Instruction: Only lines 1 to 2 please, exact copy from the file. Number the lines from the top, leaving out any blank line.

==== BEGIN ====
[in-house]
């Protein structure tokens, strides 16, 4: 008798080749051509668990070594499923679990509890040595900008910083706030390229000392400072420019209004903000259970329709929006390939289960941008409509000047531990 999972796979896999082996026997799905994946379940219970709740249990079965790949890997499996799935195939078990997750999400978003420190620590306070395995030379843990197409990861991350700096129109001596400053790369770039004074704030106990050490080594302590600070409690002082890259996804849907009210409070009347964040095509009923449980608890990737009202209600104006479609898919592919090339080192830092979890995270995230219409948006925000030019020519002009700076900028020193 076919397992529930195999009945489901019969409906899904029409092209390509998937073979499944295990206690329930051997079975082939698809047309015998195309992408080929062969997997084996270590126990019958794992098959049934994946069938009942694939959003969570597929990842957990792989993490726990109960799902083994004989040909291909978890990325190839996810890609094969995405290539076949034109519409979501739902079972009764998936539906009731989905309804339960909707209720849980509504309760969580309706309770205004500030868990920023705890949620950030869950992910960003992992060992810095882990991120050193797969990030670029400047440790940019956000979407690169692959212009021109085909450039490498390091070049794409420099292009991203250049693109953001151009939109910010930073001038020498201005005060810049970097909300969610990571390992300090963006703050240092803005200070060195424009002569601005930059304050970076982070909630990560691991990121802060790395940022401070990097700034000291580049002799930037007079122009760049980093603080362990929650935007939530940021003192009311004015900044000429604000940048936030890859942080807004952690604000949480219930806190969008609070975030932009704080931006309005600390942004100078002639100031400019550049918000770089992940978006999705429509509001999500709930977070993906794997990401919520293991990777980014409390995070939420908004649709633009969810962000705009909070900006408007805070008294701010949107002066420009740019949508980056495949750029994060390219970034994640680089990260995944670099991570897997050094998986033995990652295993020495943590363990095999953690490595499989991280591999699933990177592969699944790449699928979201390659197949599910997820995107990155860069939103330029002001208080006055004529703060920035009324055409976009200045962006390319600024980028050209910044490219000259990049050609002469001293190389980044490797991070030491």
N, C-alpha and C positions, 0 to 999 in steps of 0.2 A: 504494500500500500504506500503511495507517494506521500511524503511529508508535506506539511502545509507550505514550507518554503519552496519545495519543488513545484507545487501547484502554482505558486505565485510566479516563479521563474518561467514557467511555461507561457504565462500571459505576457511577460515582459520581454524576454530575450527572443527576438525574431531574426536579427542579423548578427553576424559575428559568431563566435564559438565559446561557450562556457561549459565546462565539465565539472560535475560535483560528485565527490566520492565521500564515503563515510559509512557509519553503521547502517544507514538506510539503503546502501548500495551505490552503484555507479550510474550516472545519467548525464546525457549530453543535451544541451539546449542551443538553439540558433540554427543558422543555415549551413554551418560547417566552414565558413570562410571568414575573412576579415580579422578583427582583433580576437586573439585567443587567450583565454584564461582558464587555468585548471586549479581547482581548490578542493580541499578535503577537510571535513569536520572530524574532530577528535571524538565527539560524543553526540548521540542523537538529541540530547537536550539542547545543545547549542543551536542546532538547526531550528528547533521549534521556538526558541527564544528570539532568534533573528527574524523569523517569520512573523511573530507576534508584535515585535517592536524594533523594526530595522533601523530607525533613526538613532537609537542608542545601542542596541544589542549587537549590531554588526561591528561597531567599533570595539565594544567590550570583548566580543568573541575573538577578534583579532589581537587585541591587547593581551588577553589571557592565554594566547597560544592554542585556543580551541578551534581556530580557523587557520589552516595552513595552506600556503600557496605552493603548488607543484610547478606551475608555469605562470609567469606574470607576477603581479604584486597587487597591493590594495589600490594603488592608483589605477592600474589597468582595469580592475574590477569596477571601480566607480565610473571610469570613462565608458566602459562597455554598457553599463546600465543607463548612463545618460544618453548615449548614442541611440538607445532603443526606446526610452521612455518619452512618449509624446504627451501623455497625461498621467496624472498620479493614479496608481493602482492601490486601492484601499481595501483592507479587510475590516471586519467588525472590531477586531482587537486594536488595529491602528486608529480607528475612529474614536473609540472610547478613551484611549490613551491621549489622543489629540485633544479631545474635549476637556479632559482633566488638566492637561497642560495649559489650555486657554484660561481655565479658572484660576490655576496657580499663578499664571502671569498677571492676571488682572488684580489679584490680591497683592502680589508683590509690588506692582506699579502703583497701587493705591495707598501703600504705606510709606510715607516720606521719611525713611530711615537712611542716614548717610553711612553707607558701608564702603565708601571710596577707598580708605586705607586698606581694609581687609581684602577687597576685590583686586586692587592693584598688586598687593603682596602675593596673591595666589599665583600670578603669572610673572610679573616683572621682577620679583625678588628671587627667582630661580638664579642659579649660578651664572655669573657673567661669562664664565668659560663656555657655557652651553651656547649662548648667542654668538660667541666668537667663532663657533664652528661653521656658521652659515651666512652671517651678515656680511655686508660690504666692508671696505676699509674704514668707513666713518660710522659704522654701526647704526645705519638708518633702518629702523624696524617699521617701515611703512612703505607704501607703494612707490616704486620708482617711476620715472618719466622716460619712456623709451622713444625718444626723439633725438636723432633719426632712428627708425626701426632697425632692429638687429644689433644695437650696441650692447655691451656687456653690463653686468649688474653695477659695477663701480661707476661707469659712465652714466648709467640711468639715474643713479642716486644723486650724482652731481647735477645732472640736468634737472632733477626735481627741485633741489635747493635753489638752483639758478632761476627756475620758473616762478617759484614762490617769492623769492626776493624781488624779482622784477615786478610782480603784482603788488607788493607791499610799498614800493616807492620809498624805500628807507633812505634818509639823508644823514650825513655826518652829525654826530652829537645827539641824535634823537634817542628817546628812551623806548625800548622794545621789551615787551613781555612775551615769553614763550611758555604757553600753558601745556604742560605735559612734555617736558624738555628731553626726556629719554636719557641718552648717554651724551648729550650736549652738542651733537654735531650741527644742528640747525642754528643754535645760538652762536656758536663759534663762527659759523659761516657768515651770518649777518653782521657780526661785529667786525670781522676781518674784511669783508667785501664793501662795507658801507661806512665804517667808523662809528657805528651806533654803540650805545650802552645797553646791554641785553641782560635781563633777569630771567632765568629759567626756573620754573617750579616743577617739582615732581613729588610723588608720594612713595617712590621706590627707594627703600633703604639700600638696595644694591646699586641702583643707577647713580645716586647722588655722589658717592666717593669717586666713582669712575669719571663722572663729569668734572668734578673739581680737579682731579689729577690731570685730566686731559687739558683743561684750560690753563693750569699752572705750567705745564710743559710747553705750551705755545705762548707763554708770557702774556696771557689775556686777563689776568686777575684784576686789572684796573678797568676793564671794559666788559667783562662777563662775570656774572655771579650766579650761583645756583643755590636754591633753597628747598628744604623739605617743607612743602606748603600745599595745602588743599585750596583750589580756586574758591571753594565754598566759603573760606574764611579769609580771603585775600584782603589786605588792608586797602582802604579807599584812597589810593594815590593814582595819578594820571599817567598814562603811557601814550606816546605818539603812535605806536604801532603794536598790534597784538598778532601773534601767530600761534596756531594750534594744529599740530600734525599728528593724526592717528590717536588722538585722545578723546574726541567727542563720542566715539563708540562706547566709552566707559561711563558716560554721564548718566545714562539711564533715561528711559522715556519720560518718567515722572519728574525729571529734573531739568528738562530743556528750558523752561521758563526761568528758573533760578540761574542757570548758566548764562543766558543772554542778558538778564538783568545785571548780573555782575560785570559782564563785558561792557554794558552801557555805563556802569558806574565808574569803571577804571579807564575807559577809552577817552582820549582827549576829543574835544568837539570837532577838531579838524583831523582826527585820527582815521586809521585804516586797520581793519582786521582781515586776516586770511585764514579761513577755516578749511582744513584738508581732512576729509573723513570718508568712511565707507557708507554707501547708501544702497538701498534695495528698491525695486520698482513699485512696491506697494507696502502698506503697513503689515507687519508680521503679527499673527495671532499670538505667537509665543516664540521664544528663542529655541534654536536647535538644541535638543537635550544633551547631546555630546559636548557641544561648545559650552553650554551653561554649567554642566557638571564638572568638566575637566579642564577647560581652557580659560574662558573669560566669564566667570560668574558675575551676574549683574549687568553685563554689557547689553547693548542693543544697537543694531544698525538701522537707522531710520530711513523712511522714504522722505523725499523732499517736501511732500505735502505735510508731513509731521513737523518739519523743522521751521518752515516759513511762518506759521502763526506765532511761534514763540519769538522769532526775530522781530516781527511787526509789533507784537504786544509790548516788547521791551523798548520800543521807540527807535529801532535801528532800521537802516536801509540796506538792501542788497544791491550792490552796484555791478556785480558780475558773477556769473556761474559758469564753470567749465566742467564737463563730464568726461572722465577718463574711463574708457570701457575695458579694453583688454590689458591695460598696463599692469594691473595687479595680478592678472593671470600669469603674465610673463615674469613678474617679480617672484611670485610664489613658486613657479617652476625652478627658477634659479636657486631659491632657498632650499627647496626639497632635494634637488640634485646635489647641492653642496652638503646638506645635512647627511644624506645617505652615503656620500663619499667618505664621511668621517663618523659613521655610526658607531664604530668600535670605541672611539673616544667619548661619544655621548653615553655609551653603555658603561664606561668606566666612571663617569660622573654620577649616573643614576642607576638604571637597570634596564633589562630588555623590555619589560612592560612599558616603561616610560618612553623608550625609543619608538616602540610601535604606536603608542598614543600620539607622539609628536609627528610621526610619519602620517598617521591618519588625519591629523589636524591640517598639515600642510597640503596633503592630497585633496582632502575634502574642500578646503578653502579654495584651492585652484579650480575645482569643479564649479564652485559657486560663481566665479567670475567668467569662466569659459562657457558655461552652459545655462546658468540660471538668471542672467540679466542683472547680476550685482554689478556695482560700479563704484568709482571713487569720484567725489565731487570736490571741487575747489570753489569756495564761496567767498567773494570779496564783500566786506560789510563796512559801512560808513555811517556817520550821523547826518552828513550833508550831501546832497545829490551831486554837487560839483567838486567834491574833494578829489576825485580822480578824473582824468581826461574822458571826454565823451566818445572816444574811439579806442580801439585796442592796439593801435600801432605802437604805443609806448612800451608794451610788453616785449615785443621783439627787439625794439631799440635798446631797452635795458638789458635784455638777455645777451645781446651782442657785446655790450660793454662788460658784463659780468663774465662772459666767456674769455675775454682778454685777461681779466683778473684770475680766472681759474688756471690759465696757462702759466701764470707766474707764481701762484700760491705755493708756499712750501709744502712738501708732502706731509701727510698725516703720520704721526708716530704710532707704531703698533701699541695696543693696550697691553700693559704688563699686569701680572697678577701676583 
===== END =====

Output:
[in-house]
């Protein structure tokens, strides 16, 4: 008798080749051509668990070594499923679990509890040595900008910083706030390229000392400072420019209004903000259970329709929006390939289960941008409509000047531990 999972796979896999082996026997799905994946379940219970709740249990079965790949890997499996799935195939078990997750999400978003420190620590306070395995030379843990197409990861991350700096129109001596400053790369770039004074704030106990050490080594302590600070409690002082890259996804849907009210409070009347964040095509009923449980608890990737009202209600104006479609898919592919090339080192830092979890995270995230219409948006925000030019020519002009700076900028020193 076919397992529930195999009945489901019969409906899904029409092209390509998937073979499944295990206690329930051997079975082939698809047309015998195309992408080929062969997997084996270590126990019958794992098959049934994946069938009942694939959003969570597929990842957990792989993490726990109960799902083994004989040909291909978890990325190839996810890609094969995405290539076949034109519409979501739902079972009764998936539906009731989905309804339960909707209720849980509504309760969580309706309770205004500030868990920023705890949620950030869950992910960003992992060992810095882990991120050193797969990030670029400047440790940019956000979407690169692959212009021109085909450039490498390091070049794409420099292009991203250049693109953001151009939109910010930073001038020498201005005060810049970097909300969610990571390992300090963006703050240092803005200070060195424009002569601005930059304050970076982070909630990560691991990121802060790395940022401070990097700034000291580049002799930037007079122009760049980093603080362990929650935007939530940021003192009311004015900044000429604000940048936030890859942080807004952690604000949480219930806190969008609070975030932009704080931006309005600390942004100078002639100031400019550049918000770089992940978006999705429509509001999500709930977070993906794997990401919520293991990777980014409390995070939420908004649709633009969810962000705009909070900006408007805070008294701010949107002066420009740019949508980056495949750029994060390219970034994640680089990260995944670099991570897997050094998986033995990652295993020495943590363990095999953690490595499989991280591999699933990177592969699944790449699928979201390659197949599910997820995107990155860069939103330029002001208080006055004529703060920035009324055409976009200045962006390319600024980028050209910044490219000259990049050609002469001293190389980044490797991070030491």